Having worked at a university for almost two years, I’ve become spoiled by ready access to a well-stocked library. The building is two minutes from my office and I visit almost daily. The librarians are invariably helpful and most are amused by my frequent patronage and book-filled tote bag bursting at the seams.
Soon we move to Seattle. My wife flies out Friday and I’ll follow with the boys in about three weeks. We took them to the Houston Public Library the day after we arrived in Texas in 2004, to sign up for library cards. I’m sure we’ll do the same at the Seattle Public Library, despite the monstrous ugliness of its new building. There’s always the miracle of interlibrary loan but I’ve grown accustomed to the accessible bounty of a university collection that has been thoughtfully assembled for almost a century. If, on impulse, I want the letter Charles Lamb wrote Coleridge on Sept. 27, 1796, five days after Mary Lamb fatally stabbed their mother, I can have it on my desk in 10 minutes. I know the floor, the row, the shelf. Despite its boosters, and despite my reliance upon it, the Internet has not yet achieved the comprehensiveness of a truly Borgesian library.
Near the end of his life, Edward Dahlberg (1900-1977), that impossible and impossibly bookish man, often published in Prose, a journal founded by Coburn Britton in 1970. In the maiden issue, which I remember reading in my first university library, Britton published Dahlberg, W.H. Auden, Harold Bloom, Anthony Burgess and Richard Howard, among others. In 1989, Steven Moore edited and Dalkey Archive Press published Dahlberg’s Samuel Beckett’s Wake and Other Uncollected Prose. It includes “A Letter to Prose,” which begins:
“My dear Coburn: In our recent festival colloquy we had occasion to mention the drying up of our oracles, good books. We agreed that wise books, like the brash deciduous willow – your phrase – should be renewed each year. A book published once is scarce in print, little- or ill-read, or only reaches a shoal of auditors. Such neglected folios or octavos lie in the calms, and are parched by the Dog Star, and must be exhumed; you might, my dear Coburn, reprint some albic passages from them in Prose.”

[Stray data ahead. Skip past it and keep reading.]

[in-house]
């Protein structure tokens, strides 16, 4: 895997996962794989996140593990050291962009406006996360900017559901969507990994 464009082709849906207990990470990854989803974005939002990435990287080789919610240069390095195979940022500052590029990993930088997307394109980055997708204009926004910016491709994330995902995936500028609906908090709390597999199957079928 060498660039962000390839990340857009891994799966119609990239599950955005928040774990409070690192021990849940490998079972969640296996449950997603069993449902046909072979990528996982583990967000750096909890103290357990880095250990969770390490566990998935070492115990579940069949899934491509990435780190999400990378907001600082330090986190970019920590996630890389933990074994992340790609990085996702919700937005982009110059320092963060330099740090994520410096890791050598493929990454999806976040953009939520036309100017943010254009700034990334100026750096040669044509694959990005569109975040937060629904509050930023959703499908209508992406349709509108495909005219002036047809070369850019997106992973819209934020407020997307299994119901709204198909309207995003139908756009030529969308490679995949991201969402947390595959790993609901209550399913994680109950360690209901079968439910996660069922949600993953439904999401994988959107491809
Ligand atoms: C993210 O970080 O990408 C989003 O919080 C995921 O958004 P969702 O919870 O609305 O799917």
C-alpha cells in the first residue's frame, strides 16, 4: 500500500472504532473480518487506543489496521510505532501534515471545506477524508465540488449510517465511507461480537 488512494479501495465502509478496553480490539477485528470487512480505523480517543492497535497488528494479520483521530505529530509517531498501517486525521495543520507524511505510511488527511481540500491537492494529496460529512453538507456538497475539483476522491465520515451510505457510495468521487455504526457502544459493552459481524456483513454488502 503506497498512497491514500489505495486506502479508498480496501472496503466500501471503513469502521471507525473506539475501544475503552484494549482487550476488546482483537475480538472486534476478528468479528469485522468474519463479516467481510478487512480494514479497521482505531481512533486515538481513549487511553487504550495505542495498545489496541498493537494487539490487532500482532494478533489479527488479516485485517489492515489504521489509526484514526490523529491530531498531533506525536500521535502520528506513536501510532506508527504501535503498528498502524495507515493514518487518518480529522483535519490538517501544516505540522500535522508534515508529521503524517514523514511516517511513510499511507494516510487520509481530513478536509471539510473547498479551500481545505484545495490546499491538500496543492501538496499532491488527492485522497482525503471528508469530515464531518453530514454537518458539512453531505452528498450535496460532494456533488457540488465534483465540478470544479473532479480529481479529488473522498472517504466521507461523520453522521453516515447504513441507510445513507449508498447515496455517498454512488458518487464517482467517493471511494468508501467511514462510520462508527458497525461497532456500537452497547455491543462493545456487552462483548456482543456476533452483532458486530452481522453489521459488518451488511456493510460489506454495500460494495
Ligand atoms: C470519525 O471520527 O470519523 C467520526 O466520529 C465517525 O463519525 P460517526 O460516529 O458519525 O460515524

Few public libraries, with their frequent space-saving, time-wasting purges, are committed to preserving “wise books.” That’s left to the graces of university libraries and non-aligned bibliophiles, which reminds me of another source of anxiety: Most of my books will remain inaccessible for a week or more as they’re ferried across the continent. Soon I’ll have to select the essential volumes I’ll want to carry with me on the flight, calculating the burden-to-blessing ratio. Dahlberg continues:
“Most of the precious volumes lie upon biers in our monolithic funeral parlors called libraries, and are seldom removed from their ritual ossuaries….We have to cure our days as best we can, and a book we enjoy is more likely to be the remedy for our soul and body than the physician. When Coleridge was in the dumps, his friend, Charles Lamb, suggested that he go to Izaak Walton’s The Compleat Angler for a sedative.”
For the remainder of the letter, Dahlberg ecstatically urges on Britton some of the many books he cherishes – The Life of William Blake, by Alexander Gilchrist; Virgil’s Bucolics; Baudelaire’s The Mirror of Art; The Letters of Eric Gill; An Essay on Landscape Painting, by Kuro Hsi; Swinburne’s A Study of Ben Jonson; Xenophon’s Memorabilia; A.B. Cook’s Zeus; Norman Douglas’ Birds and Beasts of the Greek Anthology.
I’ve read most of those titles but not the Douglas, which sounds interesting. The online catalog shows my university library has a first edition from 1929, published by J. Cape and H. Smith in New York City. The foreword, I see, was written by William Alexander Percy, the author of Lanterns on the Levee, who adopted his orphaned nephew, the future novelist Walker Percy, author of The Moviegoer. See how books quickly grow promiscuous, spawning even more books? Here’s Dahlberg’s conclusion to his letter to Britton, which contains enough recommendations to open a good-sized library of “wise books”:
“My dear Coburn, I have merely suggested a very small phalanx of authors, but let me say, and I know how deeply you are of my mind in this, that one who does not fall into a Dionysiac passion over a profound book is a burden to the earth, and a barnacle one is not likely to get rid of, and withal such a drone, bore and sapless clodpate should be mewed up like any predacious and senseless haggard. To paraphrase Herman Melville, Cato fell upon a sword, I fell upon a book.”